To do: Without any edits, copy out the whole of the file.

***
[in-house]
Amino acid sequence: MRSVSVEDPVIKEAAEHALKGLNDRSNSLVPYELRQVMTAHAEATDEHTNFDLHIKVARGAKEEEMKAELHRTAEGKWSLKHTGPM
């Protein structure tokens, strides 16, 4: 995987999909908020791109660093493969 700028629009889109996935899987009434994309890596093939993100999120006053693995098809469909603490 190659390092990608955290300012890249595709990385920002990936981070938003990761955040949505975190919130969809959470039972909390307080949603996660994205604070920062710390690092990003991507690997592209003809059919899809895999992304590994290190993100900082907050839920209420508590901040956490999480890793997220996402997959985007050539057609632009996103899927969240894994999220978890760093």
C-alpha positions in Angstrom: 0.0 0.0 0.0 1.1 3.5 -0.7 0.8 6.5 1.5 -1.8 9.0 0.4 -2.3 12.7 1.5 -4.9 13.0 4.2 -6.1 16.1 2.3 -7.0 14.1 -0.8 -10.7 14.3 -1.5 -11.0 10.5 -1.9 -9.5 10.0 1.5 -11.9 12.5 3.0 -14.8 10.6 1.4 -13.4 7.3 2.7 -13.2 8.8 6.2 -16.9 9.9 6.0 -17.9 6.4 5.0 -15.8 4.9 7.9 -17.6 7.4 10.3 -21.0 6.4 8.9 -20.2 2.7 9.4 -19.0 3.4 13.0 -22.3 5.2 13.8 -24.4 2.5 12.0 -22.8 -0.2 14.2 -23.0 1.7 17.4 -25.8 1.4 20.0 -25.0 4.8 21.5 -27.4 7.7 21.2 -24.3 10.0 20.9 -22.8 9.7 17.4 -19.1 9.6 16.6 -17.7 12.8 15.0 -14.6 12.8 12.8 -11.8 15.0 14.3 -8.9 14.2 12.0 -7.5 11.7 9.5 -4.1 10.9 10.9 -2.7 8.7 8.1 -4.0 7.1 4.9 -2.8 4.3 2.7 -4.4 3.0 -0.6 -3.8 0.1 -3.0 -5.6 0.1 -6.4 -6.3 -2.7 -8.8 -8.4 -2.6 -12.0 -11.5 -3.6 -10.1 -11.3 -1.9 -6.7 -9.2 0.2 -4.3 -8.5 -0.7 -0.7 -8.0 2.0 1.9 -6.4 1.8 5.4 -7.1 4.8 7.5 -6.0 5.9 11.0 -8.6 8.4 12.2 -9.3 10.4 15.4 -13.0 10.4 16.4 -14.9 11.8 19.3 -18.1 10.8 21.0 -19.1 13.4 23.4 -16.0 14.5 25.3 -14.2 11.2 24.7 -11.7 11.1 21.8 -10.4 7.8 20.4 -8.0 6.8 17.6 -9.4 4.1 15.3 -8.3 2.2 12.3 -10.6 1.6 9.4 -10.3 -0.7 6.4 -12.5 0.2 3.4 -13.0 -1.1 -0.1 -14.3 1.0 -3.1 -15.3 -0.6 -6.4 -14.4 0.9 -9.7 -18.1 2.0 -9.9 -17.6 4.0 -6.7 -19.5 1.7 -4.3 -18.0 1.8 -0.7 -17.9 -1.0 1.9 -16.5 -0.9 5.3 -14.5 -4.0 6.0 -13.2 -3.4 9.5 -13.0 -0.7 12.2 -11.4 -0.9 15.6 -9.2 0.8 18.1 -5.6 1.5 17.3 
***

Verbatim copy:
[in-house]
Amino acid sequence: MRSVSVEDPVIKEAAEHALKGLNDRSNSLVPYELRQVMTAHAEATDEHTNFDLHIKVARGAKEEEMKAELHRTAEGKWSLKHTGPM
């Protein structure tokens, strides 16, 4: 995987999909908020791109660093493969 700028629009889109996935899987009434994309890596093939993100999120006053693995098809469909603490 190659390092990608955290300012890249595709990385920002990936981070938003990761955040949505975190919130969809959470039972909390307080949603996660994205604070920062710390690092990003991507690997592209003809059919899809895999992304590994290190993100900082907050839920209420508590901040956490999480890793997220996402997959985007050539057609632009996103899927969240894994999220978890760093």
C-alpha positions in Angstrom: 0.0 0.0 0.0 1.1 3.5 -0.7 0.8 6.5 1.5 -1.8 9.0 0.4 -2.3 12.7 1.5 -4.9 13.0 4.2 -6.1 16.1 2.3 -7.0 14.1 -0.8 -10.7 14.3 -1.5 -11.0 10.5 -1.9 -9.5 10.0 1.5 -11.9 12.5 3.0 -14.8 10.6 1.4 -13.4 7.3 2.7 -13.2 8.8 6.2 -16.9 9.9 6.0 -17.9 6.4 5.0 -15.8 4.9 7.9 -17.6 7.4 10.3 -21.0 6.4 8.9 -20.2 2.7 9.4 -19.0 3.4 13.0 -22.3 5.2 13.8 -24.4 2.5 12.0 -22.8 -0.2 14.2 -23.0 1.7 17.4 -25.8 1.4 20.0 -25.0 4.8 21.5 -27.4 7.7 21.2 -24.3 10.0 20.9 -22.8 9.7 17.4 -19.1 9.6 16.6 -17.7 12.8 15.0 -14.6 12.8 12.8 -11.8 15.0 14.3 -8.9 14.2 12.0 -7.5 11.7 9.5 -4.1 10.9 10.9 -2.7 8.7 8.1 -4.0 7.1 4.9 -2.8 4.3 2.7 -4.4 3.0 -0.6 -3.8 0.1 -3.0 -5.6 0.1 -6.4 -6.3 -2.7 -8.8 -8.4 -2.6 -12.0 -11.5 -3.6 -10.1 -11.3 -1.9 -6.7 -9.2 0.2 -4.3 -8.5 -0.7 -0.7 -8.0 2.0 1.9 -6.4 1.8 5.4 -7.1 4.8 7.5 -6.0 5.9 11.0 -8.6 8.4 12.2 -9.3 10.4 15.4 -13.0 10.4 16.4 -14.9 11.8 19.3 -18.1 10.8 21.0 -19.1 13.4 23.4 -16.0 14.5 25.3 -14.2 11.2 24.7 -11.7 11.1 21.8 -10.4 7.8 20.4 -8.0 6.8 17.6 -9.4 4.1 15.3 -8.3 2.2 12.3 -10.6 1.6 9.4 -10.3 -0.7 6.4 -12.5 0.2 3.4 -13.0 -1.1 -0.1 -14.3 1.0 -3.1 -15.3 -0.6 -6.4 -14.4 0.9 -9.7 -18.1 2.0 -9.9 -17.6 4.0 -6.7 -19.5 1.7 -4.3 -18.0 1.8 -0.7 -17.9 -1.0 1.9 -16.5 -0.9 5.3 -14.5 -4.0 6.0 -13.2 -3.4 9.5 -13.0 -0.7 12.2 -11.4 -0.9 15.6 -9.2 0.8 18.1 -5.6 1.5 17.3 